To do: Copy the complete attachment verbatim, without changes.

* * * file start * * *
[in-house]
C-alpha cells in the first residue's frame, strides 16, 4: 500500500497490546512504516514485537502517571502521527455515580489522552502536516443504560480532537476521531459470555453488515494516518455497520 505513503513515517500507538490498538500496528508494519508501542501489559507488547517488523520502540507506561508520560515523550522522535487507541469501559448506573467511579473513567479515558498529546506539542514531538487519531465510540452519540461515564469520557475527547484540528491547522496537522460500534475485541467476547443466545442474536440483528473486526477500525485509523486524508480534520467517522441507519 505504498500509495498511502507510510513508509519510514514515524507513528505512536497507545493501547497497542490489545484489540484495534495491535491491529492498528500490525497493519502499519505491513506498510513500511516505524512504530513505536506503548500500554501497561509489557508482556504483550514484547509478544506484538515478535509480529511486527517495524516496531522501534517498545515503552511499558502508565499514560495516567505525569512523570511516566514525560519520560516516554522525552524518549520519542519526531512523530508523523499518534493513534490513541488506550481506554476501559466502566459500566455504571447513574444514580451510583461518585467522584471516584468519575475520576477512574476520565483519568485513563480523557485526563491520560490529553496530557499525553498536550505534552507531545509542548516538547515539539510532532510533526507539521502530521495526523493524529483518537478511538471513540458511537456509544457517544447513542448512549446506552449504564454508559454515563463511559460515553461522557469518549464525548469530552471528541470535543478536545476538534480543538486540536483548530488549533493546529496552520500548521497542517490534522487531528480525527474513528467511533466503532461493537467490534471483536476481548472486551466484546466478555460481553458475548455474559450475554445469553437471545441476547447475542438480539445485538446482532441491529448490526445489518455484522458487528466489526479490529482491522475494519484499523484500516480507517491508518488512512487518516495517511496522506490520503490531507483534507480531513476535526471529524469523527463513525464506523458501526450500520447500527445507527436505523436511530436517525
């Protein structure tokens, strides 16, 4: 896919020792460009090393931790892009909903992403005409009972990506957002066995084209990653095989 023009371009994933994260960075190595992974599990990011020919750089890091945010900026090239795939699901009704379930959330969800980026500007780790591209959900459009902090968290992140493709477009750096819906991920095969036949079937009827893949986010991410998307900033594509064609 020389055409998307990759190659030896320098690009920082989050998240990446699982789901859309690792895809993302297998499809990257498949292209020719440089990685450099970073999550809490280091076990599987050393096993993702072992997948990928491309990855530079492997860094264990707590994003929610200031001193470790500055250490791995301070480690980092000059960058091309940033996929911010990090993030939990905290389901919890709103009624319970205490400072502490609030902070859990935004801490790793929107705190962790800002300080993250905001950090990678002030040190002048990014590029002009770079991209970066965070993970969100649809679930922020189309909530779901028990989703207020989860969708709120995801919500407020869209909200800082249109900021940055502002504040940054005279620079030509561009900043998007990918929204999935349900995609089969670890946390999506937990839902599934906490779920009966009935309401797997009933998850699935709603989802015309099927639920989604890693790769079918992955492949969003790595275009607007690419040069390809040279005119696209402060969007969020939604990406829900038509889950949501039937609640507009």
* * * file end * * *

[in-house]
C-alpha cells in the first residue's frame, strides 16, 4: 500500500497490546512504516514485537502517571502521527455515580489522552502536516443504560480532537476521531459470555453488515494516518455497520 505513503513515517500507538490498538500496528508494519508501542501489559507488547517488523520502540507506561508520560515523550522522535487507541469501559448506573467511579473513567479515558498529546506539542514531538487519531465510540452519540461515564469520557475527547484540528491547522496537522460500534475485541467476547443466545442474536440483528473486526477500525485509523486524508480534520467517522441507519 505504498500509495498511502507510510513508509519510514514515524507513528505512536497507545493501547497497542490489545484489540484495534495491535491491529492498528500490525497493519502499519505491513506498510513500511516505524512504530513505536506503548500500554501497561509489557508482556504483550514484547509478544506484538515478535509480529511486527517495524516496531522501534517498545515503552511499558502508565499514560495516567505525569512523570511516566514525560519520560516516554522525552524518549520519542519526531512523530508523523499518534493513534490513541488506550481506554476501559466502566459500566455504571447513574444514580451510583461518585467522584471516584468519575475520576477512574476520565483519568485513563480523557485526563491520560490529553496530557499525553498536550505534552507531545509542548516538547515539539510532532510533526507539521502530521495526523493524529483518537478511538471513540458511537456509544457517544447513542448512549446506552449504564454508559454515563463511559460515553461522557469518549464525548469530552471528541470535543478536545476538534480543538486540536483548530488549533493546529496552520500548521497542517490534522487531528480525527474513528467511533466503532461493537467490534471483536476481548472486551466484546466478555460481553458475548455474559450475554445469553437471545441476547447475542438480539445485538446482532441491529448490526445489518455484522458487528466489526479490529482491522475494519484499523484500516480507517491508518488512512487518516495517511496522506490520503490531507483534507480531513476535526471529524469523527463513525464506523458501526450500520447500527445507527436505523436511530436517525
């Protein structure tokens, strides 16, 4: 896919020792460009090393931790892009909903992403005409009972990506957002066995084209990653095989 023009371009994933994260960075190595992974599990990011020919750089890091945010900026090239795939699901009704379930959330969800980026500007780790591209959900459009902090968290992140493709477009750096819906991920095969036949079937009827893949986010991410998307900033594509064609 020389055409998307990759190659030896320098690009920082989050998240990446699982789901859309690792895809993302297998499809990257498949292209020719440089990685450099970073999550809490280091076990599987050393096993993702072992997948990928491309990855530079492997860094264990707590994003929610200031001193470790500055250490791995301070480690980092000059960058091309940033996929911010990090993030939990905290389901919890709103009624319970205490400072502490609030902070859990935004801490790793929107705190962790800002300080993250905001950090990678002030040190002048990014590029002009770079991209970066965070993970969100649809679930922020189309909530779901028990989703207020989860969708709120995801919500407020869209909200800082249109900021940055502002504040940054005279620079030509561009900043998007990918929204999935349900995609089969670890946390999506937990839902599934906490779920009966009935309401797997009933998850699935709603989802015309099927639920989604890693790769079918992955492949969003790595275009607007690419040069390809040279005119696209402060969007969020939604990406829900038509889950949501039937609640507009």